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Resource: Learn more about Virginia’s budget and legislative process here.

Local level

Local elected officials can include members of county boards of supervisors, city councils, and school boards. They make important funding and policy decisions for children and families in your community. Remember, school readiness happens locally!

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Resource: Learn more about local revenues and budget making here.

Community level

Building awareness and support with diverse members of your community can help inform and amplify your message. You never know where you might find your next early childhood champion.

Tips for effective advocacy

Multitask: Embed advocacy in your strategic plan, communications and partnerships

Numbers talk: Ground your conversation and messaging in data and evidence

Tell a story: Engage families in sharing their lived experiences

Seeing is believing: Invite elected officials to high-quality early childhood programs

Make it a team effort: Identify and cultivate champions who can boost your efforts and amplify your message. Consider ways to engage leaders who have the ability to influence decision makers, policies or practices.

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Resource: Ready to take action in your community? Take the first step by mapping out an advocacy plan.

Advocacy Opportunity: Virginia’s Bold Goal

The Virginia Promise Partnership brings together leading organizations and advocates to sustain focus, commitment and urgency to achieve the bold goal of ensuring all Virginia families have access to child care, regardless of income, by 2030. Are you ready to make the Promise? Learn how you can be part of this transformational effort by visiting Virginia Promise Partnership.

Understanding the most effective strategies and mechanisms to maximize and integrate financing across early childhood programs and services is critical to building and sustaining an equitable early childhood system. It is important for partnerships to grow their capacity to understand and integrate revenue streams and resources available to support school readiness.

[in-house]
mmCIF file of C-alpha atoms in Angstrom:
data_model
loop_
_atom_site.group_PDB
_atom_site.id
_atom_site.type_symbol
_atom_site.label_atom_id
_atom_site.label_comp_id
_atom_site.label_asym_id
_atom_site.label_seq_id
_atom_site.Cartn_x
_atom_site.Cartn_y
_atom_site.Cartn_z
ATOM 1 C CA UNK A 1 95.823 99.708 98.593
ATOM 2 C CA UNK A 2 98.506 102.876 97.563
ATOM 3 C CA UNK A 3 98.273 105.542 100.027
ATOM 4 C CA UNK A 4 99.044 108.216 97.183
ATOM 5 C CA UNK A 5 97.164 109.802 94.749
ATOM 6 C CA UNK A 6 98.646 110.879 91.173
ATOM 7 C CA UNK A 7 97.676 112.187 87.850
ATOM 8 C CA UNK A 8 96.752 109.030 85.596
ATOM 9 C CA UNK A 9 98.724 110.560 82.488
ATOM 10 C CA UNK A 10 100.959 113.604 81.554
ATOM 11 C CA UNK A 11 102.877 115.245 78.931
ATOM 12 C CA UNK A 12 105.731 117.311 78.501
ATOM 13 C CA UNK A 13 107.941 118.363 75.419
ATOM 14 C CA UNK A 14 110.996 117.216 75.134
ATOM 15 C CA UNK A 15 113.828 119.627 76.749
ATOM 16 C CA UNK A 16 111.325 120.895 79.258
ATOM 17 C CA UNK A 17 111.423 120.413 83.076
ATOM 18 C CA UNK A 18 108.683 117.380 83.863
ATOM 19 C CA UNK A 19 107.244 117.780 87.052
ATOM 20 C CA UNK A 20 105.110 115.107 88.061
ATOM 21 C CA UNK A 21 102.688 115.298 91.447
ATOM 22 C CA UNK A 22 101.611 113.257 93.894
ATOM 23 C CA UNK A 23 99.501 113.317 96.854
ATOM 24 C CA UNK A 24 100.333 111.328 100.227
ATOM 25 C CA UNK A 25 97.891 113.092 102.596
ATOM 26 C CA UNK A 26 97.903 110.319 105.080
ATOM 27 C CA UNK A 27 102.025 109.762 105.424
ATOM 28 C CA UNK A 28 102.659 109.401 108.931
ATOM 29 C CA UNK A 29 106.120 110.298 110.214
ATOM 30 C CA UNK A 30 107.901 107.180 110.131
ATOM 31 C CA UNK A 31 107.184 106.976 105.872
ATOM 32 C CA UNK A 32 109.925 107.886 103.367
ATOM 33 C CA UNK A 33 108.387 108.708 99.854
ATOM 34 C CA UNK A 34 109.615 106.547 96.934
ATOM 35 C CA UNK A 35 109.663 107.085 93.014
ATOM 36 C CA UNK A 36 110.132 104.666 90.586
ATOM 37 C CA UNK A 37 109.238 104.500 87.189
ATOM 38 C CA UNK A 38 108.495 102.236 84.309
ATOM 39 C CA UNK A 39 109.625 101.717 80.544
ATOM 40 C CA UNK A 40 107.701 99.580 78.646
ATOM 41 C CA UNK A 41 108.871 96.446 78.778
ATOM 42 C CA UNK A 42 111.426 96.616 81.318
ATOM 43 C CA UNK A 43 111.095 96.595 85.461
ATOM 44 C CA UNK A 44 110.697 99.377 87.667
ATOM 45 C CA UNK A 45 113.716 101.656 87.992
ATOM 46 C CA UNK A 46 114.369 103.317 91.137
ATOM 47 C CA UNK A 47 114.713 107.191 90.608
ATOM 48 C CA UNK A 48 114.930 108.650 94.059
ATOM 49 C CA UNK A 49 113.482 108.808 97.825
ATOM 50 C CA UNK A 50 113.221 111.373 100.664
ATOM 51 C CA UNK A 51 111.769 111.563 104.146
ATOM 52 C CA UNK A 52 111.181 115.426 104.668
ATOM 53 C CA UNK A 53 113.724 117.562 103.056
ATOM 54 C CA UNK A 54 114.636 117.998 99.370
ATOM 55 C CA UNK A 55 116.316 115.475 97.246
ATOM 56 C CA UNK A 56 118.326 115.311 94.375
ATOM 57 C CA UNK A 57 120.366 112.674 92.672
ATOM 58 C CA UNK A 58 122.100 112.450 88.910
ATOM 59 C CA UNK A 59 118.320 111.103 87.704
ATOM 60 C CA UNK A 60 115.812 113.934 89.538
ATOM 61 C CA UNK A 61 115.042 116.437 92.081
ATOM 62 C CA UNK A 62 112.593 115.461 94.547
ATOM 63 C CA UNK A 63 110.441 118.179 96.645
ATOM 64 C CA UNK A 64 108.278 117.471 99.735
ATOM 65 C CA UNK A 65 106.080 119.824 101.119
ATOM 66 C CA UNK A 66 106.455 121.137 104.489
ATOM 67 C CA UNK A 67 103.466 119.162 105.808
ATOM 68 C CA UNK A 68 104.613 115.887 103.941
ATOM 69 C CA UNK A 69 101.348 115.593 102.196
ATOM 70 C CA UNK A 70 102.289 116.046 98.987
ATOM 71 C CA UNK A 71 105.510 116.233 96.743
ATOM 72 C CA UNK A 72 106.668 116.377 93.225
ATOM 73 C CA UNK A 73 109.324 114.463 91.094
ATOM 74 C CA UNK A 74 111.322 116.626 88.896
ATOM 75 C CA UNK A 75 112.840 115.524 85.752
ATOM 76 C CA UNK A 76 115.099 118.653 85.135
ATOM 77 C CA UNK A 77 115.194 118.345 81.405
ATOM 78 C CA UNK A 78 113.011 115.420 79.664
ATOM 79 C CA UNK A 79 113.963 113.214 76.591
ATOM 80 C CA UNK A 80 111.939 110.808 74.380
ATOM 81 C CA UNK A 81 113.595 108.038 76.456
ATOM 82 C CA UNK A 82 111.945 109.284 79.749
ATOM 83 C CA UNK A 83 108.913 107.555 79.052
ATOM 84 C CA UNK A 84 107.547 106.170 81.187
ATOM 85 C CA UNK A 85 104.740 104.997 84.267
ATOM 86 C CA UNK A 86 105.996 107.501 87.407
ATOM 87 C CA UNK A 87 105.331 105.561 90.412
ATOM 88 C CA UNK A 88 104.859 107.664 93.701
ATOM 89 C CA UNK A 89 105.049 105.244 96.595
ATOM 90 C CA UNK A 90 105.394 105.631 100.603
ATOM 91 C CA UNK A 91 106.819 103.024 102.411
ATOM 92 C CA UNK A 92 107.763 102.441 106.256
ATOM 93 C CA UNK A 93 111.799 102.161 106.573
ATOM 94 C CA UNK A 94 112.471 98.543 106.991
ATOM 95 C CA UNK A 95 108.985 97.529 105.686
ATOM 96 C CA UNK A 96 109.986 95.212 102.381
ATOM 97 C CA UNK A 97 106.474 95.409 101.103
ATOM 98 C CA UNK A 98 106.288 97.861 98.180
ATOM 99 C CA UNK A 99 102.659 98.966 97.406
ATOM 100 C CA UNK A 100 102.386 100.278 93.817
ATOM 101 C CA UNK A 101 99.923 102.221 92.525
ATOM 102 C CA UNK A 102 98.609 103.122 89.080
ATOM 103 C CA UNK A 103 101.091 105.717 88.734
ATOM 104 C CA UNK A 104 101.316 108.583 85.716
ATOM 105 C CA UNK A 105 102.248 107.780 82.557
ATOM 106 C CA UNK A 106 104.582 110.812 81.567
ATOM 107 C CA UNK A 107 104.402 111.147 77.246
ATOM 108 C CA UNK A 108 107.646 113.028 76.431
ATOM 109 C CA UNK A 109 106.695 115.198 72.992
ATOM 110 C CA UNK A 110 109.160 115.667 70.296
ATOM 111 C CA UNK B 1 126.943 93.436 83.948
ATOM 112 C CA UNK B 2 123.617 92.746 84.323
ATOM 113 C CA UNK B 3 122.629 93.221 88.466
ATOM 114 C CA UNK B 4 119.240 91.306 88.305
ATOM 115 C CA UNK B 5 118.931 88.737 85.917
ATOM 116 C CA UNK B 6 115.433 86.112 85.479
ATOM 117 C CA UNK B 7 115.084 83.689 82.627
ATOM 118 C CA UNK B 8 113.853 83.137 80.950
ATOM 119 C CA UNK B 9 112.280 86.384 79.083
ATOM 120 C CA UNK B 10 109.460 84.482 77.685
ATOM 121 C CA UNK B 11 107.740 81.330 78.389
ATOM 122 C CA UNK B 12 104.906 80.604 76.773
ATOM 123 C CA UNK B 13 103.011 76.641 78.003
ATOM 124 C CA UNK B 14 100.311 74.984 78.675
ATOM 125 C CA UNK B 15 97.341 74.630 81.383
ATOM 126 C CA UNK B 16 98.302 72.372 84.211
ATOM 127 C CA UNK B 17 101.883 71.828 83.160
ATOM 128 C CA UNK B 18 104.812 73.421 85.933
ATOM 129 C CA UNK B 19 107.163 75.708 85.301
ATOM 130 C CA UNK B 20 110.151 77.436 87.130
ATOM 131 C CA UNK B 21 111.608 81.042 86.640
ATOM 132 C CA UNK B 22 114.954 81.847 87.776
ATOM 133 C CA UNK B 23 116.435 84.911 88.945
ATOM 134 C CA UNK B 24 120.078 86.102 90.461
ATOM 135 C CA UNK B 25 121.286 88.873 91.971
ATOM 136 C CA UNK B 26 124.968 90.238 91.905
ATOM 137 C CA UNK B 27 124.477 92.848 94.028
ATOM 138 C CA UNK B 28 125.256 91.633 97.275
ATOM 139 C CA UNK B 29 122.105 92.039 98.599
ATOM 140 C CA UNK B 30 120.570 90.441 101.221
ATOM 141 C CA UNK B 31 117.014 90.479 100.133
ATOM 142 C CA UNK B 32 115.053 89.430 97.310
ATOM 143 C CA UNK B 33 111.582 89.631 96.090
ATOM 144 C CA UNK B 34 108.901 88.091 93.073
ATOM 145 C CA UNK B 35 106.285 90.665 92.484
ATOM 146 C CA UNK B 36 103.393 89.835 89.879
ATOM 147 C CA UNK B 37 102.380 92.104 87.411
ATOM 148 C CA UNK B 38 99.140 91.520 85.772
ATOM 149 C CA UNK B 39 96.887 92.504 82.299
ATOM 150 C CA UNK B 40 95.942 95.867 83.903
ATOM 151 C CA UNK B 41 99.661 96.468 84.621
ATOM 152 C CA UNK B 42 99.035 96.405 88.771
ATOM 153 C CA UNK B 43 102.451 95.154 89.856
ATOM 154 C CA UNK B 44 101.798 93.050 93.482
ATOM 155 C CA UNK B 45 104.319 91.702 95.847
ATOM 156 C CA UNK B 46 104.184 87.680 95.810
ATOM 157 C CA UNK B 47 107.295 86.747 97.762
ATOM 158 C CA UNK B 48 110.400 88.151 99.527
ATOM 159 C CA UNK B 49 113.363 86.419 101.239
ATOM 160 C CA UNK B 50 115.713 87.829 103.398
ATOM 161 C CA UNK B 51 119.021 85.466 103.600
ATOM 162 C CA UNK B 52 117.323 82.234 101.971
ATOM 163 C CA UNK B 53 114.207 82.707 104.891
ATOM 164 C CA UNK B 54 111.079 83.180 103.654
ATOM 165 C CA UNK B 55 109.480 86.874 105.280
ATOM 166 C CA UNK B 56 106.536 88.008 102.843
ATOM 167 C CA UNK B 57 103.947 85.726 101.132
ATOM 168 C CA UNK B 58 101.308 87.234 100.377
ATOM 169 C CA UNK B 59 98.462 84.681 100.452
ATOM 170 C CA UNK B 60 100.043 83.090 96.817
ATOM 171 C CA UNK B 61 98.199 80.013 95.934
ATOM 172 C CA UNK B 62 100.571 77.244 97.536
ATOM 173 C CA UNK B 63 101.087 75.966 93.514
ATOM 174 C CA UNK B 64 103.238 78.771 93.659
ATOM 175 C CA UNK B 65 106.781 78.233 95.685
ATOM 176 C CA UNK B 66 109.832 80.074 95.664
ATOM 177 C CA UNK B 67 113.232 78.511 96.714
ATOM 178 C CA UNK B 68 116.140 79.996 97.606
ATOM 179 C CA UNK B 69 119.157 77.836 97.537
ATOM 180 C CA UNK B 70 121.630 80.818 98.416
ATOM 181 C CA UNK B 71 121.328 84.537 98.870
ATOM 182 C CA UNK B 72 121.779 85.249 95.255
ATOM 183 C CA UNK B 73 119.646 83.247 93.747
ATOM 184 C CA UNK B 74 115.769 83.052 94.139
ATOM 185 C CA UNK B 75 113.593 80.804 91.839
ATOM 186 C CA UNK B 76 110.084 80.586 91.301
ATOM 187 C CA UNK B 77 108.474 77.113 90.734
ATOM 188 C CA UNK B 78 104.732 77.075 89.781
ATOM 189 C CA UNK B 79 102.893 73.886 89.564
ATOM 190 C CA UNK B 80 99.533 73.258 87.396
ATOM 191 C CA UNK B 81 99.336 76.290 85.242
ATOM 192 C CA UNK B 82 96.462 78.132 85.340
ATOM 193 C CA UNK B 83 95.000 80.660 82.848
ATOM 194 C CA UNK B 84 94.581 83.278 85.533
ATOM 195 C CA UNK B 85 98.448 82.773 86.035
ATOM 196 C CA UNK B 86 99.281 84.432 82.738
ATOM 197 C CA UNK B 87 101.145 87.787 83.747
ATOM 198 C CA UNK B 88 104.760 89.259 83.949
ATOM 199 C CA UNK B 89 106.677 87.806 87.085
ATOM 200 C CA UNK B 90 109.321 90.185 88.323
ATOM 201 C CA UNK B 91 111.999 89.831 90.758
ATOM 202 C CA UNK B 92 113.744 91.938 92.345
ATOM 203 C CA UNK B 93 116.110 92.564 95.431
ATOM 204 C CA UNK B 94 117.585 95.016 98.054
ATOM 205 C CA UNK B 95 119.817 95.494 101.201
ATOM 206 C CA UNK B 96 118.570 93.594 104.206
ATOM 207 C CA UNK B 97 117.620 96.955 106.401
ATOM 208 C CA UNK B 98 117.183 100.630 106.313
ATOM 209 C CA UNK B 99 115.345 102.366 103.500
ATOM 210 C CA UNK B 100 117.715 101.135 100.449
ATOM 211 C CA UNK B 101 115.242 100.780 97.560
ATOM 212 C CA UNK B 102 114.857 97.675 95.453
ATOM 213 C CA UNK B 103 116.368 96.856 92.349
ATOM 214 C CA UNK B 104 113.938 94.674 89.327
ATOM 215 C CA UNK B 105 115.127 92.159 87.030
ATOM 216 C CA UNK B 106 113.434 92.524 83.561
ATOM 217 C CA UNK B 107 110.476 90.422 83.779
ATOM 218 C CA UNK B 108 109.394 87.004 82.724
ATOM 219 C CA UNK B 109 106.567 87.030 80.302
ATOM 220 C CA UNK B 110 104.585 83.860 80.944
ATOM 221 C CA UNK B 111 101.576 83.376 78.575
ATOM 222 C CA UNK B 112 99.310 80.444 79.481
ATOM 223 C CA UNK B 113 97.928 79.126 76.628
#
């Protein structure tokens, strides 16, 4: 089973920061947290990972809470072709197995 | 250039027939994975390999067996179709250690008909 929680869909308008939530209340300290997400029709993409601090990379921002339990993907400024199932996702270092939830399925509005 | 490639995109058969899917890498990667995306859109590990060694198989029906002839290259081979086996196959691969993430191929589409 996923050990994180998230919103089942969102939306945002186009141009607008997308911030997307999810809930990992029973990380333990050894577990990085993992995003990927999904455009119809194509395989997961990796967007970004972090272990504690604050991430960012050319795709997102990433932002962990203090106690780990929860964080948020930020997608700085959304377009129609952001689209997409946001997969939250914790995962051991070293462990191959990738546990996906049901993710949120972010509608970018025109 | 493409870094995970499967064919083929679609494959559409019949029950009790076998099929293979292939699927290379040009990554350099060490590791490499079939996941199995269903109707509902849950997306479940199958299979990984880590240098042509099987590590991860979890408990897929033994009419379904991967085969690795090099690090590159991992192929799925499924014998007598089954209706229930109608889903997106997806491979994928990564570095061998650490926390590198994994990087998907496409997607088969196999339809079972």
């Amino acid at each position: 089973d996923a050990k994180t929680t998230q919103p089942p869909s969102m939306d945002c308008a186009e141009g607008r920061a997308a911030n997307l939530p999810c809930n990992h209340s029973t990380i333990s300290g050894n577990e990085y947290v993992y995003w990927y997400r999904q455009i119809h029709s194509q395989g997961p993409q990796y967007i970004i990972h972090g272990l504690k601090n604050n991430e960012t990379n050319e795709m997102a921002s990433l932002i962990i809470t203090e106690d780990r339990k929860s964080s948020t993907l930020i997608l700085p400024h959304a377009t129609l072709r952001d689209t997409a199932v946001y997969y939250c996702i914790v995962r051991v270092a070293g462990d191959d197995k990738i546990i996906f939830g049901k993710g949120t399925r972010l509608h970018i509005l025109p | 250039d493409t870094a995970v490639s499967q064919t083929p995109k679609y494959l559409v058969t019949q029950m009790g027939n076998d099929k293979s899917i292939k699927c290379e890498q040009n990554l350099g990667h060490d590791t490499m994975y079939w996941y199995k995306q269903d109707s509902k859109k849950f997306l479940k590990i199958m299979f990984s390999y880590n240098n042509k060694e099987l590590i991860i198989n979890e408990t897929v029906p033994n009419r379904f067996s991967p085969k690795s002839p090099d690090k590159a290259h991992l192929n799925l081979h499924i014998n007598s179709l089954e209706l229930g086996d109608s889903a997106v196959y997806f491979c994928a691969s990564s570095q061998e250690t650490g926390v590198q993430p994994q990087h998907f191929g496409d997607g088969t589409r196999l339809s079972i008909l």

Community leaders should understand how funding of early childhood, family, health, social and nutritional programs can be utilized to inform strategic financing plans for their system.

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Resource: This toolkit provides details about existing early childhood funding to help you move toward your community vision.

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How are your advocacy efforts informed by people directly impacted by the issues? In what ways are you enabling people with related lived experience to advocate for themselves and their communities?

Have you considered how integrated financing techniques can help address the disparate compensation between child care providers across sectors and racial and ethnic backgrounds?

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Resource: View this report to learn more about sector differences in the racial and ethnic composition of early educators.

Resource Recap

It’s often easier to see the big picture when you Soar above the ground. Take a moment to look back at the partnerships you’ve built as your community got Ready to focus on young children and Set with plans to guide your efforts. Building a strong and durable early childhood system requires continuous refinement for success.